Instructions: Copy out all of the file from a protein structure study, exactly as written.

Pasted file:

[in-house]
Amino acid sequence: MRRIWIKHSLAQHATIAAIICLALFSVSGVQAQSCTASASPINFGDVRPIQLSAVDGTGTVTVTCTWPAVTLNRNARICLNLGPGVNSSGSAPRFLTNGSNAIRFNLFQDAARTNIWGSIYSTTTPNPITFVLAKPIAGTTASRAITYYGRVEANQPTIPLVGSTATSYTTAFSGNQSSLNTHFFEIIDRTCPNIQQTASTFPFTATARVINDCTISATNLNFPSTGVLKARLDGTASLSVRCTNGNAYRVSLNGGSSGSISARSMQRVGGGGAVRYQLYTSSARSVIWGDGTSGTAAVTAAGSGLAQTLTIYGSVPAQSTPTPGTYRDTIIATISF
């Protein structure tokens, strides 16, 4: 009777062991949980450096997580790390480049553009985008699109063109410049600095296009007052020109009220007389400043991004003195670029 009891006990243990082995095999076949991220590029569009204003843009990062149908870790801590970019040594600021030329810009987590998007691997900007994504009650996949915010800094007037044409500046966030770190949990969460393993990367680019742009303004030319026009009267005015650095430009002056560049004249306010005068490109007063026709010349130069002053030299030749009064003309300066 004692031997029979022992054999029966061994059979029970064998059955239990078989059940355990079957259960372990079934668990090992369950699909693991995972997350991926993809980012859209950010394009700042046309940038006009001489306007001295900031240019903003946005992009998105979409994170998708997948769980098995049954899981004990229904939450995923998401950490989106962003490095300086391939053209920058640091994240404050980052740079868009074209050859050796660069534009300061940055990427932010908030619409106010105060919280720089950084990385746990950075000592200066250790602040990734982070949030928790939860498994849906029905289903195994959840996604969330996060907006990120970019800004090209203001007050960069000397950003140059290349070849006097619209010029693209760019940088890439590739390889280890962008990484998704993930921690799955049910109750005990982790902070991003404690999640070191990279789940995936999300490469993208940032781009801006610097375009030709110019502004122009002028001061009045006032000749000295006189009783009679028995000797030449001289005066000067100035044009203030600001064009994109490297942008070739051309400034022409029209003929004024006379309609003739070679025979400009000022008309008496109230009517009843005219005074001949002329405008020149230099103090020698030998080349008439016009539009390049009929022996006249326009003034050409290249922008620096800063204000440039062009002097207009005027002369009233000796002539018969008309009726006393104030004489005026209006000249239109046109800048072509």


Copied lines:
[in-house]
Amino acid sequence: MRRIWIKHSLAQHATIAAIICLALFSVSGVQAQSCTASASPINFGDVRPIQLSAVDGTGTVTVTCTWPAVTLNRNARICLNLGPGVNSSGSAPRFLTNGSNAIRFNLFQDAARTNIWGSIYSTTTPNPITFVLAKPIAGTTASRAITYYGRVEANQPTIPLVGSTATSYTTAFSGNQSSLNTHFFEIIDRTCPNIQQTASTFPFTATARVINDCTISATNLNFPSTGVLKARLDGTASLSVRCTNGNAYRVSLNGGSSGSISARSMQRVGGGGAVRYQLYTSSARSVIWGDGTSGTAAVTAAGSGLAQTLTIYGSVPAQSTPTPGTYRDTIIATISF
């Protein structure tokens, strides 16, 4: 009777062991949980450096997580790390480049553009985008699109063109410049600095296009007052020109009220007389400043991004003195670029 009891006990243990082995095999076949991220590029569009204003843009990062149908870790801590970019040594600021030329810009987590998007691997900007994504009650996949915010800094007037044409500046966030770190949990969460393993990367680019742009303004030319026009009267005015650095430009002056560049004249306010005068490109007063026709010349130069002053030299030749009064003309300066 004692031997029979022992054999029966061994059979029970064998059955239990078989059940355990079957259960372990079934668990090992369950699909693991995972997350991926993809980012859209950010394009700042046309940038006009001489306007001295900031240019903003946005992009998105979409994170998708997948769980098995049954899981004990229904939450995923998401950490989106962003490095300086391939053209920058640091994240404050980052740079868009074209050859050796660069534009300061940055990427932010908030619409106010105060919280720089950084990385746990950075000592200066250790602040990734982070949030928790939860498994849906029905289903195994959840996604969330996060907006990120970019800004090209203001007050960069000397950003140059290349070849006097619209010029693209760019940088890439590739390889280890962008990484998704993930921690799955049910109750005990982790902070991003404690999640070191990279789940995936999300490469993208940032781009801006610097375009030709110019502004122009002028001061009045006032000749000295006189009783009679028995000797030449001289005066000067100035044009203030600001064009994109490297942008070739051309400034022409029209003929004024006379309609003739070679025979400009000022008309008496109230009517009843005219005074001949002329405008020149230099103090020698030998080349008439016009539009390049009929022996006249326009003034050409290249922008620096800063204000440039062009002097207009005027002369009233000796002539018969008309009726006393104030004489005026209006000249239109046109800048072509």